Hard To See Which Programs Help Newcomers

Hard to see which programs help newcomers, study finds
Report says better assessment needed to steer resources into most useful initiatives

Nicholas Keung
Immigration/Diversity Reporter
Sep 08, 2008 04:30 AM

Ottawa and Ontario have implemented myriad programs from language training to mentoring to help newcomers integrate into the Canadian labour market, but are they working?

The answer, according to a new study by Montreal-based Institute for Research on Public Policy, is: We don't know because little program evaluation has been done to decide how well those monies are spent.

“What is not known about current programs is what is working, exactly, and what is not, where there are unnecessary overlaps and where resources are being used most effectively,” concluded the report to be released today. “But what we do know, the report added, “is that they are typically used by about 40 per cent of recent immigrants who experience problems in getting work.”

The study came at a critical time with Canada pouring resources into such initiatives in the last five years to improve newcomers' employment results and with the $920 million, five-year funding that came as a result of the 2006 Canada-Ontario immigration agreement.

Thirty per cent of that money is being dedicated to labour market integration programs on credential recognition, language training, job counselling, career bridging, internships and mentoring.

Since 2003, Ontario has invested more than $85 million to fund 145 career bridging projects to help 20,000 foreign trained immigrants. Another $3.4 million will be spent on job-specific language training in classrooms and workplaces in the next two years.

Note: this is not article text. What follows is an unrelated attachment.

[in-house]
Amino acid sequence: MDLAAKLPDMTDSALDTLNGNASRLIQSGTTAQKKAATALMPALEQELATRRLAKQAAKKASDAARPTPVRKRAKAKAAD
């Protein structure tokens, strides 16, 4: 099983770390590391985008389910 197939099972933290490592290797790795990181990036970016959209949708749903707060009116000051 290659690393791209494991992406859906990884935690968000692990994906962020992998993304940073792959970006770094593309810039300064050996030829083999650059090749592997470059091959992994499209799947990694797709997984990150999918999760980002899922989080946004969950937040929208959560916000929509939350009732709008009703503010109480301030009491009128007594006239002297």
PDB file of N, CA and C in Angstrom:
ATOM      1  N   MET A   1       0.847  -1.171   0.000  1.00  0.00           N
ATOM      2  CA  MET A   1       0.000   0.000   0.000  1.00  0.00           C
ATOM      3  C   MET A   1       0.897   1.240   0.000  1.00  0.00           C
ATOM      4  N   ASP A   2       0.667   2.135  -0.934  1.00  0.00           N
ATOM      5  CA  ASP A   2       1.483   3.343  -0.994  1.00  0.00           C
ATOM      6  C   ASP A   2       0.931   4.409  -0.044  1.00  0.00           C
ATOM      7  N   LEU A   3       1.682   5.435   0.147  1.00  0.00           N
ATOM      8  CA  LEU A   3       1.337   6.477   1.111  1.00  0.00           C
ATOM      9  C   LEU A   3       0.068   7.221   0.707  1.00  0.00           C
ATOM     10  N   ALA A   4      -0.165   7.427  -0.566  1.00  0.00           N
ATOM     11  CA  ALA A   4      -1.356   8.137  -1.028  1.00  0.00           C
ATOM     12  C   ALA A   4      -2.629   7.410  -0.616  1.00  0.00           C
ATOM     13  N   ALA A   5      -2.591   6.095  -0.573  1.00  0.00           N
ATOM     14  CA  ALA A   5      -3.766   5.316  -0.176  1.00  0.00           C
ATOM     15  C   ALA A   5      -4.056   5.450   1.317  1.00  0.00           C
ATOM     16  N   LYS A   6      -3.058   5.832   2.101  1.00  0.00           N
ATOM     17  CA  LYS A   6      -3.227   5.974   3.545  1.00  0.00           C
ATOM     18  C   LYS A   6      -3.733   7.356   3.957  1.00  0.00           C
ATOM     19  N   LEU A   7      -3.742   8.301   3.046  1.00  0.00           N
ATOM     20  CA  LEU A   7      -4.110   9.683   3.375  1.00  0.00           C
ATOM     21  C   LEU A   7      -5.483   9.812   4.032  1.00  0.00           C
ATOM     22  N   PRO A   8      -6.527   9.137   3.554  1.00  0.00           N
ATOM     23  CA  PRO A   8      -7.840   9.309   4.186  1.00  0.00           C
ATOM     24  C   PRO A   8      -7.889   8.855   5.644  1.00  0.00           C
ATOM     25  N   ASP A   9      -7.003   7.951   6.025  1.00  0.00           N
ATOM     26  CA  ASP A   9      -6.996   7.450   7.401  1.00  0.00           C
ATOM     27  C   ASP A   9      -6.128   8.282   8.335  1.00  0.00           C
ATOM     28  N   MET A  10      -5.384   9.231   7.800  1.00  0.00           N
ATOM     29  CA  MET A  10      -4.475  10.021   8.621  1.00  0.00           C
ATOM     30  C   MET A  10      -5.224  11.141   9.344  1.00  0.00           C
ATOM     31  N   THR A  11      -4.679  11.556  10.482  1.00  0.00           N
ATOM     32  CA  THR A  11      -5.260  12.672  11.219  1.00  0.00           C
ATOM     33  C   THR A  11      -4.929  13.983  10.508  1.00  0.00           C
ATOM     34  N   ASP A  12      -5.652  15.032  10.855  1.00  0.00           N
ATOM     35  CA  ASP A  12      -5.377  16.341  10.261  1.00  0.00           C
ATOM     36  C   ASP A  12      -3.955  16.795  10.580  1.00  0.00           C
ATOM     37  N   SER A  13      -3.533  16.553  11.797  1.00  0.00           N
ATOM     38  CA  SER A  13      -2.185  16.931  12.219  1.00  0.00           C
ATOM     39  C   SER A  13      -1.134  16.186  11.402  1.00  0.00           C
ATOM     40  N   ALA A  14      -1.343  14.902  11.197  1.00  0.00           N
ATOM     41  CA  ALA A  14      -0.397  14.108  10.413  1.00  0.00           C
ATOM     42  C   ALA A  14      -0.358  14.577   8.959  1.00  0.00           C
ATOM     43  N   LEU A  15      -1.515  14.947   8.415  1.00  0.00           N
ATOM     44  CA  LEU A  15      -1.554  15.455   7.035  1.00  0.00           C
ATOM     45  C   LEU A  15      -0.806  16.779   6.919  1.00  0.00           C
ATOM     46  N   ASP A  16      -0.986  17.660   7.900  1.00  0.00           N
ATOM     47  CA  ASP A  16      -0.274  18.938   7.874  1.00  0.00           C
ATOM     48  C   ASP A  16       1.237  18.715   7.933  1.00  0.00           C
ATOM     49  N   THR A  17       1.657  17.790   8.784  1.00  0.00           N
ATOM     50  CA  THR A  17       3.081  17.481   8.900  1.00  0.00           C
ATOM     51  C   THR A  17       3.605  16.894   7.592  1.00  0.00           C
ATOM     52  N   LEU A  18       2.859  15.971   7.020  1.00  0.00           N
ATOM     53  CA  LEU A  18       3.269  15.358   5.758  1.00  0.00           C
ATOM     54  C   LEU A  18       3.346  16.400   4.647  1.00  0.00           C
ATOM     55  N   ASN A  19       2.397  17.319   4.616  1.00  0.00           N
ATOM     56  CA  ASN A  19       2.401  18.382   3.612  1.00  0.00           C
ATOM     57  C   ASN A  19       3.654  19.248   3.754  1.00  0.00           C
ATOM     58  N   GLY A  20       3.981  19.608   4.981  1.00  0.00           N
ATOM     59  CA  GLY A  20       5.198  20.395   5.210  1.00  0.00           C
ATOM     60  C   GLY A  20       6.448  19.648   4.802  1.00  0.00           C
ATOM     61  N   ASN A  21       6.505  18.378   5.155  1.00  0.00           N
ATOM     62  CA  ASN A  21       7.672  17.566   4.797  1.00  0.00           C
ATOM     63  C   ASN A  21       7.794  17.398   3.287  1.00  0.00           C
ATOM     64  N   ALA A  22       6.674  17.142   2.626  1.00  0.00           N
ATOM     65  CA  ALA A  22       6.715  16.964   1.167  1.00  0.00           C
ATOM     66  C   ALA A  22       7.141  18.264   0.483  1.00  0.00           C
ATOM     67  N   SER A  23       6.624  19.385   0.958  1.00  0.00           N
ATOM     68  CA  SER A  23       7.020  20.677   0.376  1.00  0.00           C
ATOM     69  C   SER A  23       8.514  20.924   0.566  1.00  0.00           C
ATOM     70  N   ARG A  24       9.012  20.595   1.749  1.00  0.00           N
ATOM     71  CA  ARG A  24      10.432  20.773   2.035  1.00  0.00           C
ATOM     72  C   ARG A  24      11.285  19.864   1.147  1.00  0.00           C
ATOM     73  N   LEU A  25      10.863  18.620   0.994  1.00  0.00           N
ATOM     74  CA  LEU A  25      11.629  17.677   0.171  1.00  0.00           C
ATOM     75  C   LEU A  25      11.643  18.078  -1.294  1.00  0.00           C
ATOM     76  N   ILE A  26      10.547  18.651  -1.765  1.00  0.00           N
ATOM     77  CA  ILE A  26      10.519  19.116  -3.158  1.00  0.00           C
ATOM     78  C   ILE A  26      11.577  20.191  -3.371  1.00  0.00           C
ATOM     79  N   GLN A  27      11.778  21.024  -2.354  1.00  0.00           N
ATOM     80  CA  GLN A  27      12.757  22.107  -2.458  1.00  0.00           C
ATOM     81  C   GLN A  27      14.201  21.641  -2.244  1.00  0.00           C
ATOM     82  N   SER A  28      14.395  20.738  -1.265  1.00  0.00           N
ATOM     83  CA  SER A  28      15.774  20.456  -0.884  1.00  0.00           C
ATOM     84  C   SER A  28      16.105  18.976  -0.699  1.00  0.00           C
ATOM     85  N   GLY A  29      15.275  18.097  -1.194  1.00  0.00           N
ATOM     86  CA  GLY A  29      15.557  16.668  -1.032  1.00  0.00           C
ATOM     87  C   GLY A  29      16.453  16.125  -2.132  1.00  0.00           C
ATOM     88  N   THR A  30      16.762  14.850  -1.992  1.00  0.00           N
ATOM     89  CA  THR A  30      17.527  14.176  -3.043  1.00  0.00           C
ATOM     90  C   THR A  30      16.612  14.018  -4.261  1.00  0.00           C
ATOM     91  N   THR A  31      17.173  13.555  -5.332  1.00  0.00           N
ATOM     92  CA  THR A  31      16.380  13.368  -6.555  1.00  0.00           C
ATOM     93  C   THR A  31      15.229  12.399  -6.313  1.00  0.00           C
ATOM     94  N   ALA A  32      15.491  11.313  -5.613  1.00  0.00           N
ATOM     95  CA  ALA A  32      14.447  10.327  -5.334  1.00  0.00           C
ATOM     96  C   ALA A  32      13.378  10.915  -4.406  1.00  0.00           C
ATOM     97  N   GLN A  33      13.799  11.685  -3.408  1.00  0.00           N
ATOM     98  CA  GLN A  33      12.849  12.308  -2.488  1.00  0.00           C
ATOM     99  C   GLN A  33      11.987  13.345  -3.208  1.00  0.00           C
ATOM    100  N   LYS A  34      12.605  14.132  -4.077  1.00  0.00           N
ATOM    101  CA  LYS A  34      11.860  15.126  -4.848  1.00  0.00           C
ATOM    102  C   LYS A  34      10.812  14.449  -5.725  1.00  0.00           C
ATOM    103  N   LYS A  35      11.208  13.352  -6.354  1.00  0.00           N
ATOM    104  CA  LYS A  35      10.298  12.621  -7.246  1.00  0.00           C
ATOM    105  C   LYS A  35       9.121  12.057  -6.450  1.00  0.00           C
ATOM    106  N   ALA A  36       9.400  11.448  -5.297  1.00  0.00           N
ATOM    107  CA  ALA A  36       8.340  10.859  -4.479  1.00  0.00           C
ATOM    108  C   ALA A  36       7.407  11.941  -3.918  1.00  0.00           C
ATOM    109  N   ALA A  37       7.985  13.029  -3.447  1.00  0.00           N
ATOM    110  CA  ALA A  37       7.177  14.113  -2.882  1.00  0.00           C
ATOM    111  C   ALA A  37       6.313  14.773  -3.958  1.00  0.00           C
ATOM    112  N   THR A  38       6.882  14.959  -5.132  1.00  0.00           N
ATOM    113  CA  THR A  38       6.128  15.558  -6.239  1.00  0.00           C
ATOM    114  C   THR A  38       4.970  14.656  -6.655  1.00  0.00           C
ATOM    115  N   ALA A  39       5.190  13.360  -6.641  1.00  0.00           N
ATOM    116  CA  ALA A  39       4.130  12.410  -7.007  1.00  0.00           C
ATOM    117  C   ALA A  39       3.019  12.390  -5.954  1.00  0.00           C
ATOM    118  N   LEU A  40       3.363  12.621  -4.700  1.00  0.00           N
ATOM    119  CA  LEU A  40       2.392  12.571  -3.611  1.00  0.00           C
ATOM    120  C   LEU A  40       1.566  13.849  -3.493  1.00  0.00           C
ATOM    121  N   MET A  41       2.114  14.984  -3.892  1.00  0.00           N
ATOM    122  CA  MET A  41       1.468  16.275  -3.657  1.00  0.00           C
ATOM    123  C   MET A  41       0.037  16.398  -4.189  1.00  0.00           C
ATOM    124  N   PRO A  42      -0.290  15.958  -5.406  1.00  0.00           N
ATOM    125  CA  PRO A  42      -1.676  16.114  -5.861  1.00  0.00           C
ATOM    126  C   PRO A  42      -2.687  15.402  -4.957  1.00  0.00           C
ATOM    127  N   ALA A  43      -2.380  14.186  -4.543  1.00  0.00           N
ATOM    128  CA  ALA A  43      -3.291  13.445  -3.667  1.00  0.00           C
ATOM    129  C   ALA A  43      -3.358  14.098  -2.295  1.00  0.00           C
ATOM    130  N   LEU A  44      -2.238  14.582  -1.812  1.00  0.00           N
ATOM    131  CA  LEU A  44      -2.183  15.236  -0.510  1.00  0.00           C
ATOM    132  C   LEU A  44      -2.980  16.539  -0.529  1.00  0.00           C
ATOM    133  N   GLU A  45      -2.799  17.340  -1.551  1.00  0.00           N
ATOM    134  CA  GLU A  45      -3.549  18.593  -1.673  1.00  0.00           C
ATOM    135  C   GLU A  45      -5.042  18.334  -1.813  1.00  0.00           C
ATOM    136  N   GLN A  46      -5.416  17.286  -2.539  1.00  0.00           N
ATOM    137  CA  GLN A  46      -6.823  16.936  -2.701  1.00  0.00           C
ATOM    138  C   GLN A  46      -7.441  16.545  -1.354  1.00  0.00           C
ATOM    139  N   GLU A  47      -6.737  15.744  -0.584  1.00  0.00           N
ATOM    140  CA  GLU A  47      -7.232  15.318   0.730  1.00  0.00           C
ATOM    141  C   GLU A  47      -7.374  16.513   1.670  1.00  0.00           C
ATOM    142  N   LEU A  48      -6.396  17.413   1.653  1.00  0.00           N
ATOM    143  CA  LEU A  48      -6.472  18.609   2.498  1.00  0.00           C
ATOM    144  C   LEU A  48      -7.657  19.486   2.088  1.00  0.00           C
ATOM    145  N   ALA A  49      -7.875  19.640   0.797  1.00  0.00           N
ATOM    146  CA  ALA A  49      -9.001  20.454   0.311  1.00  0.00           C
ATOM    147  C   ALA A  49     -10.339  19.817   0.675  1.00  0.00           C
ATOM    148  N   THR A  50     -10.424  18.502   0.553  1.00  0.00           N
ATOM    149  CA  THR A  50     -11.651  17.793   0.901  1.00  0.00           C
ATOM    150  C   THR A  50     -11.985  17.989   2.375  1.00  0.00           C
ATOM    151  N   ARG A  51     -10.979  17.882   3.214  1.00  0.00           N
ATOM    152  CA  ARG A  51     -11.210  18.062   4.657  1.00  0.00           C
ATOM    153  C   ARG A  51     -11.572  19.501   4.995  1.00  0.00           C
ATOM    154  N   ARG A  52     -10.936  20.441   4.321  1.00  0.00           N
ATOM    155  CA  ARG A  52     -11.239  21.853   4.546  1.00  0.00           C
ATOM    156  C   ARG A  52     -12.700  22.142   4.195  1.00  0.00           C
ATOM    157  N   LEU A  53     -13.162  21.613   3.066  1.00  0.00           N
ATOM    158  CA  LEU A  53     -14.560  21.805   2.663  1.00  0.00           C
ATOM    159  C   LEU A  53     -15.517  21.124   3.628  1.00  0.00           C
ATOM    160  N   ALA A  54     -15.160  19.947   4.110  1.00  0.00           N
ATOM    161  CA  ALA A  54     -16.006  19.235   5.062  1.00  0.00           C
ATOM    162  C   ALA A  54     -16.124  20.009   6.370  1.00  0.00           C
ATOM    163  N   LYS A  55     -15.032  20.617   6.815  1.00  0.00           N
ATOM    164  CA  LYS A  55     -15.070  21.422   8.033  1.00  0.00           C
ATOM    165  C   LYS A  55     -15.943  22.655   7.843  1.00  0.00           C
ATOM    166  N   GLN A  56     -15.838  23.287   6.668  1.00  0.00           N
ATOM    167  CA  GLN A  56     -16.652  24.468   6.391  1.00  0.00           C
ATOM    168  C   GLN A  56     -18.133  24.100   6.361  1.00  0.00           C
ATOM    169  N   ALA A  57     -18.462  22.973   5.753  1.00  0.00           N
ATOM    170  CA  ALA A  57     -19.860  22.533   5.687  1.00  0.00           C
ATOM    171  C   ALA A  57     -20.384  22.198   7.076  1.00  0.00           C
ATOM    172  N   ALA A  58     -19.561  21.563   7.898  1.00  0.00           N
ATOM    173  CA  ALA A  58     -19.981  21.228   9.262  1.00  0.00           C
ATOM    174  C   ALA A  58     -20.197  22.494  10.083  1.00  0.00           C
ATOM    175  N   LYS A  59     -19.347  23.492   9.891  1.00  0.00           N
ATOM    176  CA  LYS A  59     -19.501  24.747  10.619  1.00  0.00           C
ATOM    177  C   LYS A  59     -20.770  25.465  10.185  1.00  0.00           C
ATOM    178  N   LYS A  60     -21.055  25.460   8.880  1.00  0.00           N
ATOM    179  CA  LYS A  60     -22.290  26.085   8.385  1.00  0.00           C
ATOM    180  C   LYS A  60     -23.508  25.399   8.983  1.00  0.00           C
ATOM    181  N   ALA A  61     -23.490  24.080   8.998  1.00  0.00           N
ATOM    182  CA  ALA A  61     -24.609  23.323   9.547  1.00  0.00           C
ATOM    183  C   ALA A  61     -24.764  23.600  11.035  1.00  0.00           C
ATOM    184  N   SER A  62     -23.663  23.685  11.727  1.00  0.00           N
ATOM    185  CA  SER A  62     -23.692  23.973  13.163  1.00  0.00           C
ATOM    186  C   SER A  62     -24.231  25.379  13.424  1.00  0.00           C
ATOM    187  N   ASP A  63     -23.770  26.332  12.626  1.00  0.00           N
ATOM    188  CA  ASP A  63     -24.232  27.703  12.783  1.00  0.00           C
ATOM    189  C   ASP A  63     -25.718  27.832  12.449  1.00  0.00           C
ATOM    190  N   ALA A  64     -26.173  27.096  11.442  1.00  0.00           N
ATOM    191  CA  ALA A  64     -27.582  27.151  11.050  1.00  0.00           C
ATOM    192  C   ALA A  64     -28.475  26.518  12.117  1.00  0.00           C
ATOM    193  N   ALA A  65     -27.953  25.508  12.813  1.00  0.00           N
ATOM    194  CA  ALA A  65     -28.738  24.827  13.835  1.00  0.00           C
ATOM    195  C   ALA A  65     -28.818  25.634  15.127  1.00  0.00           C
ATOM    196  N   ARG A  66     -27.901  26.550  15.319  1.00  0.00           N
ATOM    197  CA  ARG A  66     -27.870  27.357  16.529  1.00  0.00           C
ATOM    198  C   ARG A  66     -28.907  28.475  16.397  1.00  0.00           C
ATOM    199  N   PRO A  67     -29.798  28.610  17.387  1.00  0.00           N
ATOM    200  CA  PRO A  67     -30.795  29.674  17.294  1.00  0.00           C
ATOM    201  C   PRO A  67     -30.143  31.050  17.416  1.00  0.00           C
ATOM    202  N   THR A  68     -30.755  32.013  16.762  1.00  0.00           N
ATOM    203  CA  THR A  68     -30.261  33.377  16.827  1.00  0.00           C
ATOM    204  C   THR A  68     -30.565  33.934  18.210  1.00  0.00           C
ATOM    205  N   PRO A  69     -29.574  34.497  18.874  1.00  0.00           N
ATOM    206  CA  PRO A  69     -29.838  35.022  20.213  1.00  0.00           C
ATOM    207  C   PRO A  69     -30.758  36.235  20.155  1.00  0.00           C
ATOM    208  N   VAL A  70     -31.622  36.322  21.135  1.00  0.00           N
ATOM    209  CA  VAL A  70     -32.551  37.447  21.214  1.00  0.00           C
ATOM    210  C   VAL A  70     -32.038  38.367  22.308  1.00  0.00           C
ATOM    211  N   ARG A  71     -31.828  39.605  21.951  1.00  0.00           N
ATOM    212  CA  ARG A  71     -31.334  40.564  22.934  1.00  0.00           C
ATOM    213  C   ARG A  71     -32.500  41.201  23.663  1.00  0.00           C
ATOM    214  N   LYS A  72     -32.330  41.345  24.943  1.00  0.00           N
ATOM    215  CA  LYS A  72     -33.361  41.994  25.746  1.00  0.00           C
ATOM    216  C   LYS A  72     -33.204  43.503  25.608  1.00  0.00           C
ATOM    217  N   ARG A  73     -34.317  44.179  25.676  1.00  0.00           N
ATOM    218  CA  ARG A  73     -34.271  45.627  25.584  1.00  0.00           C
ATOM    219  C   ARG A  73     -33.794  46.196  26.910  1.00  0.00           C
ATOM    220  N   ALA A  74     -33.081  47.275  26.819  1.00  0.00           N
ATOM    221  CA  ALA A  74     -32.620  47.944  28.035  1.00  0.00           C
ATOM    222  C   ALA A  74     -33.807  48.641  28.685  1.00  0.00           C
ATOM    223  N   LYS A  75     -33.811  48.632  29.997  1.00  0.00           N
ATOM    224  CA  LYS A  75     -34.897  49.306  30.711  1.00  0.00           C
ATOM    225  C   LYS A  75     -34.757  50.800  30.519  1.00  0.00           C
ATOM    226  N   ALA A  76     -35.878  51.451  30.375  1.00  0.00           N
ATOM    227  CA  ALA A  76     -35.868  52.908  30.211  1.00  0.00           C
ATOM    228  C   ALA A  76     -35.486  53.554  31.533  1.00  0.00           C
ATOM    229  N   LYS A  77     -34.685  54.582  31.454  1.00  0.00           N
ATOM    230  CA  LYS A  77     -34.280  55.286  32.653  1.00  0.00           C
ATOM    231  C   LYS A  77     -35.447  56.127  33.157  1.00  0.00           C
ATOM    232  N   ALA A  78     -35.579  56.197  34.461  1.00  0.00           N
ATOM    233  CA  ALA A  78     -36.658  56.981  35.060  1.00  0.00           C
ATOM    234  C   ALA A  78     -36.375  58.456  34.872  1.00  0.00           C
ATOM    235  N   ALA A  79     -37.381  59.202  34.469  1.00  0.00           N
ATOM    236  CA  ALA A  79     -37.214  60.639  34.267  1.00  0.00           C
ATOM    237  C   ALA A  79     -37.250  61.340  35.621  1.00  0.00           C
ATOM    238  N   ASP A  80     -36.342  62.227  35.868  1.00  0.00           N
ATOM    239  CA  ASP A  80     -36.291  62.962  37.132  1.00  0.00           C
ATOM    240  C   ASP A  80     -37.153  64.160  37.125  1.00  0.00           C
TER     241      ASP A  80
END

Despite the many solutions identified to address these challenges, report author Nan Weiner, a veteran human resources consultant and a university lecturer, said there still lacks a systemic approach to review the results.

“So is it chatting with somebody that's making a difference? Or is it the social networking that is giving somebody the confidence?” asked Weiner. “We need to put resources into the best programs, so let's evaluate these programs and see what works and we will do more of that.”

In approving program proposals by agencies, the Ontario Ministry of Citizenship and Immigration said the projects must demonstrate there is labour market need for it, and that outcomes and performance measures are built into the delivery plan.

Spokesperson Michel Payen-Dumont said success is measured in the number of newcomers who participated in and completed the program, as well as the number who received certification or licence and found employment after the training.

“Our most recent results for 2007-2008 show that 25 bridging projects helped 800 newcomers get a licence to work in their field. Another 17 projects helped 1,300 newcomers find jobs in a non-regulated profession,” Payen-Dumont said. “Sixty-six per cent of those who took part in training projects found jobs during the year.”

The study pointed out that officials often overlook the diverse needs among immigrant groups.

Weiner said it is important for program evaluators to include immigrants' voices in the assessment process.

Although it is hard to track the long-term impacts of these programs, most of them still in early developments, she said officials must have a system in place to ensure that they are cost-effective to justify the investments and improve results.

“The very existence of programs creates the sense that the problem is solved in the minds of some stakeholders, while others are well aware of the gap between current and desired outcomes,” she said.

“If Canada is seen as a place where it is difficult to use one's skills, not only will immigrants choose not to come to Canada, but newcomers already in the country will leave. This is already happening.”